Disclaimer: Mulder, Scully, and any other characters you recognize are property of 10-13 Productions and 20th Century Fox, and are used without permission. No copyright infringement is intended. This story is property of the author, and may not be reproduced, retransmitted, or posted anywhere without my express permission.
Spoilers: This story doesn't contain any actual spoilers, but I would place it after "Herrenvolk" (third-season premiere) in show timeline. The X-File referred to in the story is not any actual case, just something I threw in for plot purposes.
I stand by the window and watch Scully and Mulder approach their car and get in. I can still smell her perfume lingering in the room. As usual, Mulder is driving. I wonder idly whether Scully ever minds, ever insists it's her turn to drive.
Coffee break is over; time to get back to work. I turn from the window and sit again at my desk, whereon the latest X-Files report lies. I flip open the file folder and scan its contents. As usual, it's easy to tell which parts were written by which agent. Scully's reports are neatly word-processed and spellchecked, formatted to fit the pages, her data concisely summarized, her points elegantly made. Her handwritten notes are tidy, penmanship flawless. Mulder's typed notes are messy, full of spelling errors and misplaced line and paragraph breaks; his thoughts are scattered, his handwriting a glowering scrawl that gives me headaches.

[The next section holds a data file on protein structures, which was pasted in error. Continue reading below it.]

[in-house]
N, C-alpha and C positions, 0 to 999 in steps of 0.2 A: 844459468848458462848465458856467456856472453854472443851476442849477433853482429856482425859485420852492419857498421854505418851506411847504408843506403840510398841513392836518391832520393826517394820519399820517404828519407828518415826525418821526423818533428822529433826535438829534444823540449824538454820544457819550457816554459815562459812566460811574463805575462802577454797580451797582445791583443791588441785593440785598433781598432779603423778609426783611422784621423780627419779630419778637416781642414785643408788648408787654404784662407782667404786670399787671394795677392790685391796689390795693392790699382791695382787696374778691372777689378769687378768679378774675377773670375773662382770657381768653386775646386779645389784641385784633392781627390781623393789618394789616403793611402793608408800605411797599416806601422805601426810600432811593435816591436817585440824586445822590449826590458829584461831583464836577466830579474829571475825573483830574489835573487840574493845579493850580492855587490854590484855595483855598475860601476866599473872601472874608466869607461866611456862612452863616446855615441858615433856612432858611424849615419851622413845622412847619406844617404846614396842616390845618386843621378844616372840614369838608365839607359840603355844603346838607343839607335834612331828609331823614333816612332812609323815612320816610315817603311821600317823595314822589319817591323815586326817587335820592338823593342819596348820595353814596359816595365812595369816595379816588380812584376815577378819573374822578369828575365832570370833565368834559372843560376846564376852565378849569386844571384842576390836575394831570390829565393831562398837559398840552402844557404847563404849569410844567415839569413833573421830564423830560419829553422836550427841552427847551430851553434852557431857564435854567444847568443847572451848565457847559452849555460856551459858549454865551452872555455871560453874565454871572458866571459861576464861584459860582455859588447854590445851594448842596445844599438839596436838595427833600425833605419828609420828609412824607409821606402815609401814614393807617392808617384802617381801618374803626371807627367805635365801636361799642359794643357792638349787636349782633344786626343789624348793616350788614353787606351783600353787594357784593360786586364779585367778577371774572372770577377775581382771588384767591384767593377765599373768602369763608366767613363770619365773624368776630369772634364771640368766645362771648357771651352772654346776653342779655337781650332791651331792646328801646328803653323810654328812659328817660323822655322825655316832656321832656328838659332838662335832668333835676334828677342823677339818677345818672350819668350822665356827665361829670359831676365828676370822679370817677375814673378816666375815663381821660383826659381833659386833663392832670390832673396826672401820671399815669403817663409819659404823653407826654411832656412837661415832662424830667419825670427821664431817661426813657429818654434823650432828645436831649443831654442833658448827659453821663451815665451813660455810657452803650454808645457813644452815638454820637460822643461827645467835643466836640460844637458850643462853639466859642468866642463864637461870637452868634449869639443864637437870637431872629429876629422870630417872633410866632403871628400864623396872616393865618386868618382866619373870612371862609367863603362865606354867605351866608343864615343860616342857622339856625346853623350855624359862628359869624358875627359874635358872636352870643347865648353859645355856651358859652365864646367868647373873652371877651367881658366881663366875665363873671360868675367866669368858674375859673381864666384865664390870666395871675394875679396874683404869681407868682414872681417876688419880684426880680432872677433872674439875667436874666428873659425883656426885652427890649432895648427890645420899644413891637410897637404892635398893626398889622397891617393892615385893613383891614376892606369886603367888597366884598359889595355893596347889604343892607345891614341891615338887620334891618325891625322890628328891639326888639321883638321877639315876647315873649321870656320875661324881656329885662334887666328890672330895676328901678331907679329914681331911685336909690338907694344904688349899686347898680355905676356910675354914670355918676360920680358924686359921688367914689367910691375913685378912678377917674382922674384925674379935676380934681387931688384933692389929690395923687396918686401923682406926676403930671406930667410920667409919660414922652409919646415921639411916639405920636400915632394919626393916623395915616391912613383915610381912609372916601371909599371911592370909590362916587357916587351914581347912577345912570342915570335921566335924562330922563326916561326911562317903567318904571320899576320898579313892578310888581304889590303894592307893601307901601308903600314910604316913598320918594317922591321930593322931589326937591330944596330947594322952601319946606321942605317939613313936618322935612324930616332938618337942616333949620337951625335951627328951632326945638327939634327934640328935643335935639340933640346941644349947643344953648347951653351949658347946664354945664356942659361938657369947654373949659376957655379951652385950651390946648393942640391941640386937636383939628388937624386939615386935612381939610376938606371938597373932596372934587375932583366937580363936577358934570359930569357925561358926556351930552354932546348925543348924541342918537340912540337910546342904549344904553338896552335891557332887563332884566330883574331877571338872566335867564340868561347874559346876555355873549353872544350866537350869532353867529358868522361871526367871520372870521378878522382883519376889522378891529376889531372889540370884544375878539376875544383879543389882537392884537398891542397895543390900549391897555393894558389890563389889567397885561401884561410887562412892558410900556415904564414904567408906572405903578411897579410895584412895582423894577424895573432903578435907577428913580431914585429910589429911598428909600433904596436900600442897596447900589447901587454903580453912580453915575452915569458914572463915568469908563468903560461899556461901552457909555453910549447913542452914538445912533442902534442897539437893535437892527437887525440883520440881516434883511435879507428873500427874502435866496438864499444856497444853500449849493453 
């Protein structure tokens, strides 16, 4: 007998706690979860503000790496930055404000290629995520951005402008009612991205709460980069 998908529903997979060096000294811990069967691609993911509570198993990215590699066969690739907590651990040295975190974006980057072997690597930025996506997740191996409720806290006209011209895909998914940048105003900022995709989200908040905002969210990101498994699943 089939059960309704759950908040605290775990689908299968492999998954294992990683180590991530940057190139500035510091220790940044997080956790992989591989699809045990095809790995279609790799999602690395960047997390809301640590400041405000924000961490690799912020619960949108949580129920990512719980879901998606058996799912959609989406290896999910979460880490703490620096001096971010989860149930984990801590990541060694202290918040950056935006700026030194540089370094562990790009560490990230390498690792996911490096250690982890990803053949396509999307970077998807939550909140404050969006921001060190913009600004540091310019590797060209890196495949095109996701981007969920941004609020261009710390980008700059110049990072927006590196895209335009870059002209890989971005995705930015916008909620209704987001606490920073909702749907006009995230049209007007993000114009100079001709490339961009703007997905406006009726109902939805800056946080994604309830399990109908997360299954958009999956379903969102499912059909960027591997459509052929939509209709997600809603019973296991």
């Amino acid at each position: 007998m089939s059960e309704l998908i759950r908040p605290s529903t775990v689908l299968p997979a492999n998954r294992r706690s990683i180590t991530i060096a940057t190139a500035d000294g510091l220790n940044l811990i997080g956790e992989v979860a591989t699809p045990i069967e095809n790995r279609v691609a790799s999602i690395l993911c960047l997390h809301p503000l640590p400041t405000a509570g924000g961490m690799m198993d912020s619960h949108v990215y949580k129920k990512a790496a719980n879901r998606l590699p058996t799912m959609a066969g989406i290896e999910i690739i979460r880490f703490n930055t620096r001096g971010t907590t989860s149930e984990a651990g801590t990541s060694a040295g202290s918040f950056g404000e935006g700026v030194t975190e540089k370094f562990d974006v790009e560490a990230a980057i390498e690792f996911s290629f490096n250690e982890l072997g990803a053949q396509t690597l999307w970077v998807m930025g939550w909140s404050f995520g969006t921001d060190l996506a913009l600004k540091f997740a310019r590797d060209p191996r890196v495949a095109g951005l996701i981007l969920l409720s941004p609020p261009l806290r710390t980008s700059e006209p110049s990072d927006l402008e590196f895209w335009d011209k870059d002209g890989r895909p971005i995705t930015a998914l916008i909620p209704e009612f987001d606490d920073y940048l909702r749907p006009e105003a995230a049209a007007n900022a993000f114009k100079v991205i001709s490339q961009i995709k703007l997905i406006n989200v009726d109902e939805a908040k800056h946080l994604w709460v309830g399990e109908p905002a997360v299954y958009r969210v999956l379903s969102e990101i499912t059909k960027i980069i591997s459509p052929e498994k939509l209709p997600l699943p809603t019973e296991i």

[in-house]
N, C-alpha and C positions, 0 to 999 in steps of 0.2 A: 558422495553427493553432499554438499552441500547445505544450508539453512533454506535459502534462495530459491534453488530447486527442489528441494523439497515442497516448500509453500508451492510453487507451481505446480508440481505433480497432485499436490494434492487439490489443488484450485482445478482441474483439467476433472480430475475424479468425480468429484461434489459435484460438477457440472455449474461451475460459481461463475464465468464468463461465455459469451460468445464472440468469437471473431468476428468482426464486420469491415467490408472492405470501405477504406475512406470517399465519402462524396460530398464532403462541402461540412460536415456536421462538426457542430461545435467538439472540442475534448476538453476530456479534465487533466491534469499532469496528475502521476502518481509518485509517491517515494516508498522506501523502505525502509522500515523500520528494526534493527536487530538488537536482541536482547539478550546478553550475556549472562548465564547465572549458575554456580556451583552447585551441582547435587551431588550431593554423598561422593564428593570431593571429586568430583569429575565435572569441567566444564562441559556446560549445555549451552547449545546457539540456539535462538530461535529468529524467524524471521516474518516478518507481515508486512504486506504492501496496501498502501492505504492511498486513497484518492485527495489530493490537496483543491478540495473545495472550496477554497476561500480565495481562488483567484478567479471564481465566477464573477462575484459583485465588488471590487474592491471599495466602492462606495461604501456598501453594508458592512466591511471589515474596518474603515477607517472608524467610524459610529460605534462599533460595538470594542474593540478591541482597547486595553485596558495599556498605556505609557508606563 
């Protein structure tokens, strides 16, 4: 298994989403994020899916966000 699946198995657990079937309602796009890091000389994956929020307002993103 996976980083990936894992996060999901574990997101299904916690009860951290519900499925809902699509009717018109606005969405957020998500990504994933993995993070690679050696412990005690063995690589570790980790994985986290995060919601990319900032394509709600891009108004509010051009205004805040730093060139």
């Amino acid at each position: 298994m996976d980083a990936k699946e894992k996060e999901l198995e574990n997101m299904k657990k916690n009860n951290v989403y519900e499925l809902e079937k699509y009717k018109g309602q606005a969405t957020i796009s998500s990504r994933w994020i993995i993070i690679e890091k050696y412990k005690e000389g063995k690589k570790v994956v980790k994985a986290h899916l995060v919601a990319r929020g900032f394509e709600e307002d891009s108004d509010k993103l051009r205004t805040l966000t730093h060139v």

Shaking my head, I step to the copier and make two copies: one for myself, one for Him. I slip them into my briefcase. The original, of course, goes through the usual channels; I put it in the outbox and turn to my other paperwork.
Six o'clock. Almost everyone else is already gone - except the nightshift of course; the FBI never really sleeps. I shut down my computer, gather my things and head for home.